We found a great condo unit and decided to go for it. Over a year later, we were recently discussing the pros and cons of living in a condo and what potential impact it could have on our finances in the future. As you know, we’re now 40% done paying off the mortgage so we can see the light at the end of the tunnel and envision ourselves sitting on paid for real estate.

Once we pay the mortgage off, we plan to keep living here and continue to save money like crazy. The money that was used to pay off the mortgage super-fast will then go to saving up cash to buy the next home. Once we decide to move in a few years, we have a couple of options:

  1. Sell the condo and combine the money with savings to purchase a nice single family home in cash.
  2. Sell the condo and purchase an investment, whether a rental home, stocks, etc.
  3. Keep the condo and rent it out to tenants.
  4. Keep the condo and rent it out as a vacation rental (a la Air BnB).

When we initially bought the place, we had the intention that we would go with option three and turn the property into our first rental. This option still very much appeals to us because we know the rental market is strong here in the heart of the city, and we know we have a great location. A traditional leasing arrangement would probably work out well, because a lot of transplants coming into the city as well as students who want to live downtown would make good tenants.

Option one is unlikely, simply because we would both feel imprudent upgrading houses so much so early. If there’s one thing I’ve learned from Robert Kiyosaki’s books…upgrade assets before upgrading lifestyle!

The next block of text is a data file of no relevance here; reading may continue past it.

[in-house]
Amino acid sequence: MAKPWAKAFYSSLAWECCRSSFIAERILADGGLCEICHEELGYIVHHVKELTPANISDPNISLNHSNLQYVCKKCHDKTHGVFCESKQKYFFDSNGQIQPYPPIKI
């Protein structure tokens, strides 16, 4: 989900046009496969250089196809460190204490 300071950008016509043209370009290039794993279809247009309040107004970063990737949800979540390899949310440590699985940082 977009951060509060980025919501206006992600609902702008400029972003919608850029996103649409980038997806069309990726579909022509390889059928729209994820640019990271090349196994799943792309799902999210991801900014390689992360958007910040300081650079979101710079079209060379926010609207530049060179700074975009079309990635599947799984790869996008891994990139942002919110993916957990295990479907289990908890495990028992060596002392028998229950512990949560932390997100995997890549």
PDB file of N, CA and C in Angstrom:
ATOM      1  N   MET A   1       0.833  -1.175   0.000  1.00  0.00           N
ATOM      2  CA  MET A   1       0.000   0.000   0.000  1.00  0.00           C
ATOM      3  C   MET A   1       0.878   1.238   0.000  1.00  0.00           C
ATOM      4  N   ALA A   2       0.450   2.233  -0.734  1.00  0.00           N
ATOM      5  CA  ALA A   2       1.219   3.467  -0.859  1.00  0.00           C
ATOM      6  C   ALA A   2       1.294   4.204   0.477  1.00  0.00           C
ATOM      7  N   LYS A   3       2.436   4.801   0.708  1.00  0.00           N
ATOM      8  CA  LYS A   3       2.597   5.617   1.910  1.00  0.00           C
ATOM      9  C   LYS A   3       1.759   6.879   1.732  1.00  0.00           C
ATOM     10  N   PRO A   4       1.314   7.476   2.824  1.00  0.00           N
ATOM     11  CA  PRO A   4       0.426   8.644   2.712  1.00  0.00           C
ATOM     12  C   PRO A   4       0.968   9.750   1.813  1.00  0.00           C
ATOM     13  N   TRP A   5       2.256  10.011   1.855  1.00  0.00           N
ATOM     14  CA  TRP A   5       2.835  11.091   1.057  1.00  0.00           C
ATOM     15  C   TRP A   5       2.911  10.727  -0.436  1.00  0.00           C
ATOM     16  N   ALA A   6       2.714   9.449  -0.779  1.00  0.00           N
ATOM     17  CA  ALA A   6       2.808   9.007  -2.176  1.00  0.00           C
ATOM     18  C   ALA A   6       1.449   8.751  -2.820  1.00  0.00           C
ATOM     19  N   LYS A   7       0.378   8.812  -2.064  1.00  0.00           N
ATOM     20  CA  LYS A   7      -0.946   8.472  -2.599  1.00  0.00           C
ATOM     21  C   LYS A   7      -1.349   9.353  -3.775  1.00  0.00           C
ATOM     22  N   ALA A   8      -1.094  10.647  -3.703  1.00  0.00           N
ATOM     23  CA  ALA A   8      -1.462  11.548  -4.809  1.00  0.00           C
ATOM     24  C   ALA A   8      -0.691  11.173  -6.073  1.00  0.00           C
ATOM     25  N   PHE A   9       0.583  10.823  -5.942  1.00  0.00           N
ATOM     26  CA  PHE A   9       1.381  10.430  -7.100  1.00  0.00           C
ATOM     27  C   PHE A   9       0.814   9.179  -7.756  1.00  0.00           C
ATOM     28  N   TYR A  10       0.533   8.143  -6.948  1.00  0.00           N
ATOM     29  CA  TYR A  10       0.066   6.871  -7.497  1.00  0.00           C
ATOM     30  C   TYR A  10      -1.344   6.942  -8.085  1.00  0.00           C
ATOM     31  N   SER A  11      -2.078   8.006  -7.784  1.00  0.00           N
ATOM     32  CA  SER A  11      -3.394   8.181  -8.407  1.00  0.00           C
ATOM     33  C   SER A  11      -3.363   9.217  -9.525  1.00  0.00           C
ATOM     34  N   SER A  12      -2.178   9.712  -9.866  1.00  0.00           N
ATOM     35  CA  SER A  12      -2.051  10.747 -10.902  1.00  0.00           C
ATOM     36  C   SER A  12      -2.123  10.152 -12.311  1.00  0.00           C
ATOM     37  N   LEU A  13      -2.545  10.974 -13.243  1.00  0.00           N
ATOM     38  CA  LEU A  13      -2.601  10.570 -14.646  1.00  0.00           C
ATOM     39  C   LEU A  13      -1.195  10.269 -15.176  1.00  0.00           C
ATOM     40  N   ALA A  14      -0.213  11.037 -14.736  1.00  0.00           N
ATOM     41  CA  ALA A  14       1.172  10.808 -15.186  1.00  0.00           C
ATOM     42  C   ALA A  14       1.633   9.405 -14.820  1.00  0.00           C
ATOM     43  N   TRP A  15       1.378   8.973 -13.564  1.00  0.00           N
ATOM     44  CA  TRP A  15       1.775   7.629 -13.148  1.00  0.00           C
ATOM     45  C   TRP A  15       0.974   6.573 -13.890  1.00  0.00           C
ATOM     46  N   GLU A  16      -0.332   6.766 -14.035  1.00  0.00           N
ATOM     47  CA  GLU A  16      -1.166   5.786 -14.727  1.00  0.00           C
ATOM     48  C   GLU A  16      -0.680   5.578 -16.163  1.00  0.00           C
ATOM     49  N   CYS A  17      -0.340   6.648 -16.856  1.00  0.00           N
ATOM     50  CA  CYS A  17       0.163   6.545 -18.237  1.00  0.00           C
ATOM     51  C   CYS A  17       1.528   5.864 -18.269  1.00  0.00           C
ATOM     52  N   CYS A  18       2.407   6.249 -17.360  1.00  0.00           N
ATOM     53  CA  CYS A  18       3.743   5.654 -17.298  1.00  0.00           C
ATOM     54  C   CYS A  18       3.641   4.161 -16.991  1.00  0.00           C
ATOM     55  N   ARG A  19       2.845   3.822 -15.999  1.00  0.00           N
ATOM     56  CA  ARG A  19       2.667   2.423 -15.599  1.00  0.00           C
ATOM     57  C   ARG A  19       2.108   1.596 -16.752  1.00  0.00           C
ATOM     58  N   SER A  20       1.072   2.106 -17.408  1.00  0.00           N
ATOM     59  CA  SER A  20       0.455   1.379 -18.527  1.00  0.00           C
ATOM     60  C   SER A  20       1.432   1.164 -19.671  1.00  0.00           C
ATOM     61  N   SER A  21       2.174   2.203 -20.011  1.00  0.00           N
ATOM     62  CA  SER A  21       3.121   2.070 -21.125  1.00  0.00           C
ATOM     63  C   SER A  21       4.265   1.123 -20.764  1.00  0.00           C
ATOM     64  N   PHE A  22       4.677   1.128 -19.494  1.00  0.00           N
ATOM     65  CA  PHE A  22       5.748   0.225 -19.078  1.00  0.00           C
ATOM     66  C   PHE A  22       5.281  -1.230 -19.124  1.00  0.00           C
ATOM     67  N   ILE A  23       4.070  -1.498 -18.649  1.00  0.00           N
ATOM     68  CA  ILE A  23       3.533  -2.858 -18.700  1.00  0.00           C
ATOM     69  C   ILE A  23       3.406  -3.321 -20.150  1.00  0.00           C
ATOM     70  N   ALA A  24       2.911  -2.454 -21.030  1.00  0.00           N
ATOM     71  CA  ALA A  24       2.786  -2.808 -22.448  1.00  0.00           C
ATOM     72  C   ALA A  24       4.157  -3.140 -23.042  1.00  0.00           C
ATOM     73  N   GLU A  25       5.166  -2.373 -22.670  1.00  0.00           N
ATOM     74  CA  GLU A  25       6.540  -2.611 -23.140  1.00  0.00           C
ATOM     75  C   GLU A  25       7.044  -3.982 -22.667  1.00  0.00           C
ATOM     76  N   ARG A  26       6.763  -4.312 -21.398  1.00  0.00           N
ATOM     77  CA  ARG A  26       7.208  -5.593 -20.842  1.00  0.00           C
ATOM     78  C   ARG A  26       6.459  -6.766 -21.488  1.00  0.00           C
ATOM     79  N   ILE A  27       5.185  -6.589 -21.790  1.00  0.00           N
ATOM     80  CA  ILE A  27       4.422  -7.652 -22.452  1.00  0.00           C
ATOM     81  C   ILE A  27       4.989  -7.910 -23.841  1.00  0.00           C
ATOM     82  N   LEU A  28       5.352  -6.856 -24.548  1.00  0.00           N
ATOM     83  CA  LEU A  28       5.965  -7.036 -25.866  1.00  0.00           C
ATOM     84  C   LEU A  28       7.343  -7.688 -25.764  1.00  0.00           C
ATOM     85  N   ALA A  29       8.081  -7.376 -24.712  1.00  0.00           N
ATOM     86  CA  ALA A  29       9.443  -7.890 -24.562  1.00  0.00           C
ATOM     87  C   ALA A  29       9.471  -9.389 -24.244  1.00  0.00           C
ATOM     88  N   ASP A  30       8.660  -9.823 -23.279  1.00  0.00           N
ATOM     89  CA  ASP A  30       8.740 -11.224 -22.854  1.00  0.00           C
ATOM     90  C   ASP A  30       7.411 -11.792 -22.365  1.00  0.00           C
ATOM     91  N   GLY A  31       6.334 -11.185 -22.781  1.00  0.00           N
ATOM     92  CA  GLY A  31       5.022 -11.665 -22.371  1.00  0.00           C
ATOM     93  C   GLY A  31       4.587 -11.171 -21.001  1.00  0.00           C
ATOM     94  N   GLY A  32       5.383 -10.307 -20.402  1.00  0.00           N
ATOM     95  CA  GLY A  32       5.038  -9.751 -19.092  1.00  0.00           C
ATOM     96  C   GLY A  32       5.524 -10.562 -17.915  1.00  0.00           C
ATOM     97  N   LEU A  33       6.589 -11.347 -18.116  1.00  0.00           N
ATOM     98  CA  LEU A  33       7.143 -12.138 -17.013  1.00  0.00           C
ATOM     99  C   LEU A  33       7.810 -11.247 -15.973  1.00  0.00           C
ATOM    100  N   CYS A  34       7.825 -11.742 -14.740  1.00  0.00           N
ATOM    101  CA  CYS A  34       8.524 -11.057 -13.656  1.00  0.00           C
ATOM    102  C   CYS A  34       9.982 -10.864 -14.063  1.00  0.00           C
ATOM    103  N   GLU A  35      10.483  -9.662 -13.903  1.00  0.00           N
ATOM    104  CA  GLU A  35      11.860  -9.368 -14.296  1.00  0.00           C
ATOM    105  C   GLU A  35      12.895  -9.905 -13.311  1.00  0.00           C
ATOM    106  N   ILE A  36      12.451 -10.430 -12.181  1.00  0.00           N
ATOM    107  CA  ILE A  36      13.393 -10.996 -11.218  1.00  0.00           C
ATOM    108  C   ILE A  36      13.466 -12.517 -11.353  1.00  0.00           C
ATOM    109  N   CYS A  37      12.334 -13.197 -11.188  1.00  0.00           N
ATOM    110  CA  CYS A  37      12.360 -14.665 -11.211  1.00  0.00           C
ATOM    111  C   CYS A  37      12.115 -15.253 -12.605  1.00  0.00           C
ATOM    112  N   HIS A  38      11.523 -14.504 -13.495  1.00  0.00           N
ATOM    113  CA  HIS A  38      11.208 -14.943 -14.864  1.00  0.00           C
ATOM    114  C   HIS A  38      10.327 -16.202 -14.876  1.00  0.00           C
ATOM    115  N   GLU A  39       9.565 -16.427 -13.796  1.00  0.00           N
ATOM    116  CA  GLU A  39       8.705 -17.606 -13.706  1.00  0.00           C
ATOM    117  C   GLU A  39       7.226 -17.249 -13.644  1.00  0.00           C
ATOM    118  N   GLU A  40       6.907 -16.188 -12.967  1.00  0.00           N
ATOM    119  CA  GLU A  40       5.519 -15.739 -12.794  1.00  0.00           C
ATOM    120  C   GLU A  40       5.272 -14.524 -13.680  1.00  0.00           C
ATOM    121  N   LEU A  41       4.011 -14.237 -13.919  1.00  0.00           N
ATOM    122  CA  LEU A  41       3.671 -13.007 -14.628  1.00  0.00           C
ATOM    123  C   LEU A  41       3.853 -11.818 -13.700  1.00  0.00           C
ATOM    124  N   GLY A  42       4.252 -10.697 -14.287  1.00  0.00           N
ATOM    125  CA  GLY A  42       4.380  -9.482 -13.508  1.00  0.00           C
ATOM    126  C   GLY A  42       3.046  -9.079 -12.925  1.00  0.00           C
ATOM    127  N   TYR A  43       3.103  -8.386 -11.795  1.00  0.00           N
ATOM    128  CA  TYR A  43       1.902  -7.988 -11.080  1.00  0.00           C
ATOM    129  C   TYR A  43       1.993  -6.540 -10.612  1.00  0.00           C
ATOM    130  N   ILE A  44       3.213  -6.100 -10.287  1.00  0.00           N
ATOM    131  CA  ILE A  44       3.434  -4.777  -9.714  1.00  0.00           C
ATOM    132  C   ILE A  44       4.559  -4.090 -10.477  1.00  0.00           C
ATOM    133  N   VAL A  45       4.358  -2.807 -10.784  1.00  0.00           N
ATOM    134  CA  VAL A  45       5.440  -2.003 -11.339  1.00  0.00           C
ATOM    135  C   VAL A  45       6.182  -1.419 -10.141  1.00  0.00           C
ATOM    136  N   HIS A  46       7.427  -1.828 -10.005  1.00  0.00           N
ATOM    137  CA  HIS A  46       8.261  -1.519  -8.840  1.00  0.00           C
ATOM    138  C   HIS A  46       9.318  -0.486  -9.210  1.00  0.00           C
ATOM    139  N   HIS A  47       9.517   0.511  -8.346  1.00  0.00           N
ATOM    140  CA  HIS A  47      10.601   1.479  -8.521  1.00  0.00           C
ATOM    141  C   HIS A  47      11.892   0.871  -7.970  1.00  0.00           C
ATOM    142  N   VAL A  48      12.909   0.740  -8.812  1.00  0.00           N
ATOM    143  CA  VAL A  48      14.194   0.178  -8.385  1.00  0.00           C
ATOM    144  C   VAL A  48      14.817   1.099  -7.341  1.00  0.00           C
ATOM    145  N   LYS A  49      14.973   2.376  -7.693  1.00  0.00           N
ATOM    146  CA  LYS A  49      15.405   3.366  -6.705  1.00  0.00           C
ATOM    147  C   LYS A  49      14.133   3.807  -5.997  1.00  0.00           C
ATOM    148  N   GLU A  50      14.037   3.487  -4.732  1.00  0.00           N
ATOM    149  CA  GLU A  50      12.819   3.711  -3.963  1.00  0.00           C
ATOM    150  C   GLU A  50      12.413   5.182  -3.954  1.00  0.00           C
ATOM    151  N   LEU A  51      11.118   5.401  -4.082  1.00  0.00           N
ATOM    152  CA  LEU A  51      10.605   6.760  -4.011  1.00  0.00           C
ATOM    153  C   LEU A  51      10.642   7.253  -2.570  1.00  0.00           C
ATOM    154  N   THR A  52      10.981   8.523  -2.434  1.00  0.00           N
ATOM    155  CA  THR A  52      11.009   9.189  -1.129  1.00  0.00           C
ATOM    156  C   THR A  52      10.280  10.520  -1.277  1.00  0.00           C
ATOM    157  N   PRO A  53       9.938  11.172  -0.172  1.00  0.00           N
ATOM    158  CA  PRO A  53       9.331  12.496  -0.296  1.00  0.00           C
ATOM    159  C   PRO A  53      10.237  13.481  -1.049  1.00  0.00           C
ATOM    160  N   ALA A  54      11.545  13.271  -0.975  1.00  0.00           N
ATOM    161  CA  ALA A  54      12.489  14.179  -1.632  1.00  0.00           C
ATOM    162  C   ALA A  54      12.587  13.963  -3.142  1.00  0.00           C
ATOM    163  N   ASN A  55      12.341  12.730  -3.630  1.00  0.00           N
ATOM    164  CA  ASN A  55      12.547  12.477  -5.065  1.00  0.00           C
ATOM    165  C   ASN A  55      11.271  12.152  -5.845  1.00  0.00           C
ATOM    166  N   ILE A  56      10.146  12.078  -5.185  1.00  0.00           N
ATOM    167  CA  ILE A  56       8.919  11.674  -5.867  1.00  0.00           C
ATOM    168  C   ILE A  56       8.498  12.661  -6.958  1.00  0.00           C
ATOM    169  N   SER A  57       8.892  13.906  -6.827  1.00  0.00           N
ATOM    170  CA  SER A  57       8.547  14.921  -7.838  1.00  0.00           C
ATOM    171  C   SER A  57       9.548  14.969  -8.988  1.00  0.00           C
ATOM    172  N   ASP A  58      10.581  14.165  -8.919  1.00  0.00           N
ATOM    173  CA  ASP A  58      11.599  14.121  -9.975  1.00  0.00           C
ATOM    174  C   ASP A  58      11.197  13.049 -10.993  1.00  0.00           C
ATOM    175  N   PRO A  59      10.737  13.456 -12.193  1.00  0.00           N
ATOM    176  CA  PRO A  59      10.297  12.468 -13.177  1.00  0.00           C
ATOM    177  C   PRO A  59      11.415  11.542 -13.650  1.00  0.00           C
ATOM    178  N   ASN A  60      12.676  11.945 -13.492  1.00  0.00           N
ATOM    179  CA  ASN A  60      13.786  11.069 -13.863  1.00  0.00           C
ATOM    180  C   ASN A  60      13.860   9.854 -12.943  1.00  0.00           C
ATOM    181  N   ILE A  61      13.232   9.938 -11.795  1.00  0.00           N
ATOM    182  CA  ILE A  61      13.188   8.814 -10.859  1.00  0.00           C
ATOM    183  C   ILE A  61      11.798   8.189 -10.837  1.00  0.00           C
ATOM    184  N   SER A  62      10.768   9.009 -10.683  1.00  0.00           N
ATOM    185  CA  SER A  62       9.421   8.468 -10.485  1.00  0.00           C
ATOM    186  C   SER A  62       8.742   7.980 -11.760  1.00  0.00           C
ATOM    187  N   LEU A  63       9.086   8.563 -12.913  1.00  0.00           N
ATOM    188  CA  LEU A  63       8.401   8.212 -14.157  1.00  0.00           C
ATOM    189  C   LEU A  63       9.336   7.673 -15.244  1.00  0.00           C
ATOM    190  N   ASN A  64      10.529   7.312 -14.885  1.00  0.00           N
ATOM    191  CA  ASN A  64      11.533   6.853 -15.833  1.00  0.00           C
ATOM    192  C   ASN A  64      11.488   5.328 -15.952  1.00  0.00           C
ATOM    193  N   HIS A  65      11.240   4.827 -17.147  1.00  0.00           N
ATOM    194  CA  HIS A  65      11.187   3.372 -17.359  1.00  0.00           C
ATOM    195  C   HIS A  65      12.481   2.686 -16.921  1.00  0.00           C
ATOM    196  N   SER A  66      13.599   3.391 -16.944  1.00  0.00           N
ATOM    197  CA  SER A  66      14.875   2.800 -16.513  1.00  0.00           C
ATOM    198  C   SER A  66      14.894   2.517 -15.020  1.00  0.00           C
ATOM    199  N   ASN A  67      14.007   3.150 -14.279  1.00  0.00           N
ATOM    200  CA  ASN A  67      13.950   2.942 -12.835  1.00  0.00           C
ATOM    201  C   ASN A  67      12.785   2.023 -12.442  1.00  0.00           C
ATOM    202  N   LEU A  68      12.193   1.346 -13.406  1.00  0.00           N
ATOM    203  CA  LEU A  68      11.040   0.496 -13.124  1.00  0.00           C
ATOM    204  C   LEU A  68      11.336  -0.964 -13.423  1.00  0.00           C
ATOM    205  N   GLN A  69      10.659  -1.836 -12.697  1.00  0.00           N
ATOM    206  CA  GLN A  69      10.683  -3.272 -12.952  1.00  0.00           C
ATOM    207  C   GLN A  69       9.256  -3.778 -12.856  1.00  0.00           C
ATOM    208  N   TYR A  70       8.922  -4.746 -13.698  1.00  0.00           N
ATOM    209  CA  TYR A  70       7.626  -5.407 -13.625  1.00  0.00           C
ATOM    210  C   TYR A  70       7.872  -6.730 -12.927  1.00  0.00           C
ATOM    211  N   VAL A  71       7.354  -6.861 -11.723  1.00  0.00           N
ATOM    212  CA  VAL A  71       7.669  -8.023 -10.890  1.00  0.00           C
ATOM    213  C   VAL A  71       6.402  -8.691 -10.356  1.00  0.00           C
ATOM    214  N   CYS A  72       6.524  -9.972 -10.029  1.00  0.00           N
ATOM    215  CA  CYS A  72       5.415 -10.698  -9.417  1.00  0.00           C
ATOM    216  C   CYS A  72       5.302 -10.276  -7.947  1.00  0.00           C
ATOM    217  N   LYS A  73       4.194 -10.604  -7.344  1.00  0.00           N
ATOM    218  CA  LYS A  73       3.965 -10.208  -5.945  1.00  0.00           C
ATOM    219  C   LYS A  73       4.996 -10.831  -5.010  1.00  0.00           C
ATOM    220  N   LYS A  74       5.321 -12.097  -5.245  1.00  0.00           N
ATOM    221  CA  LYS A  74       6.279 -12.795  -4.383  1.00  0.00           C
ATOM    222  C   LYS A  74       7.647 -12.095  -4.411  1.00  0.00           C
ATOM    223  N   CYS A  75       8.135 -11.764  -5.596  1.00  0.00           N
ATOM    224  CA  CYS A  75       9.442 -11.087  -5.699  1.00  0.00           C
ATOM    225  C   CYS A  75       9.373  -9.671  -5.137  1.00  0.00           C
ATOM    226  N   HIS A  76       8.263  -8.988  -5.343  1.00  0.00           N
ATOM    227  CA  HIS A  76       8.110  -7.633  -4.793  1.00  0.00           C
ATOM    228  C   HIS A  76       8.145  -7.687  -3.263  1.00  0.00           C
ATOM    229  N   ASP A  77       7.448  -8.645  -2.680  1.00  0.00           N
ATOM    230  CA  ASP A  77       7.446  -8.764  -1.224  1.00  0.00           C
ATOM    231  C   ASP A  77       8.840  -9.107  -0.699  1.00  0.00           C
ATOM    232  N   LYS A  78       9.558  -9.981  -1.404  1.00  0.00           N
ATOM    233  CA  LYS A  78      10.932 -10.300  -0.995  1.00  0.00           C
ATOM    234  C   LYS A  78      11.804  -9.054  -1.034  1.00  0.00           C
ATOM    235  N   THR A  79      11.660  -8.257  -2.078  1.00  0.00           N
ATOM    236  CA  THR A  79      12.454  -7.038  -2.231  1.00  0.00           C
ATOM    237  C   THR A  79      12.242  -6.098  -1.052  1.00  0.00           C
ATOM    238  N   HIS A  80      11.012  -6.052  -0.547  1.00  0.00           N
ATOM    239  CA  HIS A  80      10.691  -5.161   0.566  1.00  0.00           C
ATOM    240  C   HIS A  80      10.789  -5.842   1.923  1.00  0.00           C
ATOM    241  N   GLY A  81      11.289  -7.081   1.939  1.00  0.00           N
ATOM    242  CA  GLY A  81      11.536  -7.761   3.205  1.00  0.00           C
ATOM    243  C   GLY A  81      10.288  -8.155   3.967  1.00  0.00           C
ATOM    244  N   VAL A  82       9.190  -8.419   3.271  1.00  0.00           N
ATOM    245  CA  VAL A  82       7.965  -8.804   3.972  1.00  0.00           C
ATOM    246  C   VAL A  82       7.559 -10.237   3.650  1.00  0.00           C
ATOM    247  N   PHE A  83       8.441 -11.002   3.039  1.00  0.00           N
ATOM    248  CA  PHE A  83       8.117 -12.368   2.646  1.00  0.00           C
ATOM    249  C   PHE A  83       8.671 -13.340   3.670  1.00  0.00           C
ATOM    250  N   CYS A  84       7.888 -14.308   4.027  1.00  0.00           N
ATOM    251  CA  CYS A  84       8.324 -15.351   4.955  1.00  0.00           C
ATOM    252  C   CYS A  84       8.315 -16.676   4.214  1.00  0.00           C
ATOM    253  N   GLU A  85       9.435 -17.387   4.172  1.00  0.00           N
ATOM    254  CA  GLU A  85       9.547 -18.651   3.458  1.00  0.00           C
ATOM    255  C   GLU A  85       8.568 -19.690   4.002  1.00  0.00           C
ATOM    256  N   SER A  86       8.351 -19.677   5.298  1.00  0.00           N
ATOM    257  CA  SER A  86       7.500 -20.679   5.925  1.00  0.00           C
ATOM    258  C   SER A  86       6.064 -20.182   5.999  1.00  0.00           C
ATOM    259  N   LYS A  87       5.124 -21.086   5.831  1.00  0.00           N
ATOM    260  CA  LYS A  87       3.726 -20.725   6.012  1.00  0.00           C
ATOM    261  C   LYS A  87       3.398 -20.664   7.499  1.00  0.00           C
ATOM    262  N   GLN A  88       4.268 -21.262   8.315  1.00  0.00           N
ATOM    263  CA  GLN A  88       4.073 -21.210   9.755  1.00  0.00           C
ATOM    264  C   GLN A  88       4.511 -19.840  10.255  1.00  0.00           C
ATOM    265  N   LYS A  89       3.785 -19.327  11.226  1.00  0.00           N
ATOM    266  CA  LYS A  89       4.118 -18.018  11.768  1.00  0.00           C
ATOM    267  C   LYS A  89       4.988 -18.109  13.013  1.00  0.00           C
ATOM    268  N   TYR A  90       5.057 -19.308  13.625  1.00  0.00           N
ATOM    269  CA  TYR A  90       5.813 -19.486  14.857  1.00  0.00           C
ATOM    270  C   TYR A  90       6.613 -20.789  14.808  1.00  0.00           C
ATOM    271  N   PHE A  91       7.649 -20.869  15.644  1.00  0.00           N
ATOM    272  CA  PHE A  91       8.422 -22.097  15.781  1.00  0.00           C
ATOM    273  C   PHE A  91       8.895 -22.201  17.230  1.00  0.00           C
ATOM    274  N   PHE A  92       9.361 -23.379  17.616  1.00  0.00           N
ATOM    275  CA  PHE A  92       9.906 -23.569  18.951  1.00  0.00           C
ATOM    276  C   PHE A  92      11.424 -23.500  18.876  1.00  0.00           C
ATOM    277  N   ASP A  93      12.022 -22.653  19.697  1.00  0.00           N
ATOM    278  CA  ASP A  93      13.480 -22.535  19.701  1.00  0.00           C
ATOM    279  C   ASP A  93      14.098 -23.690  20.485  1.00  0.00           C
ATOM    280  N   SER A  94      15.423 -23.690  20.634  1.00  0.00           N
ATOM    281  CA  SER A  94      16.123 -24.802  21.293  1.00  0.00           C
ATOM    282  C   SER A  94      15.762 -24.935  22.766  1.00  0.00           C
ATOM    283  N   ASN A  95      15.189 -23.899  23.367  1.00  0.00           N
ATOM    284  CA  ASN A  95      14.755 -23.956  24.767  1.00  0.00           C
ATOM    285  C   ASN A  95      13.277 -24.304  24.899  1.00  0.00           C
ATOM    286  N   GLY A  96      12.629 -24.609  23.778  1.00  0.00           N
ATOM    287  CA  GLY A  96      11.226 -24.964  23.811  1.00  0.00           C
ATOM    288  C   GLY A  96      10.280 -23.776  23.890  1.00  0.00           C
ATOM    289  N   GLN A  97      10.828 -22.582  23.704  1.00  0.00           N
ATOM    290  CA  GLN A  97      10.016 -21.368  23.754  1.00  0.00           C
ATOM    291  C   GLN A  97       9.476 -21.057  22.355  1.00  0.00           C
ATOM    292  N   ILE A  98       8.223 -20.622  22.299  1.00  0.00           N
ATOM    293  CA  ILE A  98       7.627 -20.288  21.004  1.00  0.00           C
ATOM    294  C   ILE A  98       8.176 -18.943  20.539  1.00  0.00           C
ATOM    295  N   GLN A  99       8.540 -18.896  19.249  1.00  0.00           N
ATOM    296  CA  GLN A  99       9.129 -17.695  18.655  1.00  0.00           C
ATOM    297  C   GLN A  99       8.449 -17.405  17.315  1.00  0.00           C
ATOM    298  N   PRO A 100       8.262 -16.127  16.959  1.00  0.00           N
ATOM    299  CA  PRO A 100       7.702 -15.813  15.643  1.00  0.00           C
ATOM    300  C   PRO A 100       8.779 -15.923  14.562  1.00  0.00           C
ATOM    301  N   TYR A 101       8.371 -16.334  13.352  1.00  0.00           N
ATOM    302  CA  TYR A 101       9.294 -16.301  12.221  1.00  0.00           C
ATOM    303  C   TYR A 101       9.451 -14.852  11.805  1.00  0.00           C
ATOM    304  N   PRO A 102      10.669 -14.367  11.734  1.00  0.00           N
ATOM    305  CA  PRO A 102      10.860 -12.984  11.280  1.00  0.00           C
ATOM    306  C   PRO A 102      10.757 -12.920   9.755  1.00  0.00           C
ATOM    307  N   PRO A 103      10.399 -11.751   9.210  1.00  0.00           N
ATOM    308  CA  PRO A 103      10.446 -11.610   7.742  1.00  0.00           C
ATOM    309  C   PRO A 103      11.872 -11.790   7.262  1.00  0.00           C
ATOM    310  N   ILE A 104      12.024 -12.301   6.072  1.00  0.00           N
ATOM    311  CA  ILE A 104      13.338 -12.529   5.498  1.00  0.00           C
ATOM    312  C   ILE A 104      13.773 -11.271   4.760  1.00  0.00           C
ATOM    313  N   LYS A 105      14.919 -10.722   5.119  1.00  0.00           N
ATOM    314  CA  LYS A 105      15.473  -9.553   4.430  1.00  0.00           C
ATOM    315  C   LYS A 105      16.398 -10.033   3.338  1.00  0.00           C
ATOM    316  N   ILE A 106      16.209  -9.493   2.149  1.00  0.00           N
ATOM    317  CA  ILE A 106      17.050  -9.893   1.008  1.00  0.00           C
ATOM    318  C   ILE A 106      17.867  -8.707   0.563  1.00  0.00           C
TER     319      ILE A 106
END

Option two is where things get interesting. Depending on the current real estate levels and market rents at the time we could potentially move into a new home, we’d have to run some numbers in order to figure out different opportunity costs. Given the comparable rents in the area and the appraised value, would we be able to get a higher risk-adjusted, after-tax rate of return than we could with other investment opportunities if we sold?

One big thing to consider here is the nature of condominium buildings. One thing that kind of bothers me in the back of my mind is the fact that there are certain expenses not under our control. Namely, the condo association fee is bound to continue rising. I got the proposed budget for next year in the mail and was going over it with my wife – it’s looks like all of the owner’s cut of the fees is increasing by just over 10%!

The question is, will this be compensated for by higher property values and rent rates in the near future? The building we live in is old, and as such the insurance premiums are much higher than on newer buildings in the city. The board of directors is doing a prudent thing by stacking a lot of money in reserves and paying a good insurance provider in order to prevent a large assessment in the event of catastrophe.

However, one has to wonder when the rising expenses become too much to justify option three? Even with no debt on the property, if the net cash flows are not there compared to the value of the unit than we might actually be better off selling and buying REITS or a single family home with a higher cap rate. Time will tell. The good thing is that the future only comes one day at a time. When the decision has to be made we will be armed with updated data in order to make an informed decision.

A way to potentially take greater advantage of the property’s intrinsic value is to rent the unit out as a vacation rental – option four. After reading Paula @ Afford Anything’s analysis of her vacation rental experience, I think it’s a feasible idea. You do a little extra work but ultimately have higher rates of return. Mrs. Mase and I agree that our property has a lot potential for this, being so close to a convention center, the Arch, museums and various other places that would appeal to visitors to the city.

Regardless of the choice we make, we’ll be moving one step closer to financial independence, and that’s the important thing to keep in mind. What do you think? Are there more options that would be wise to consider?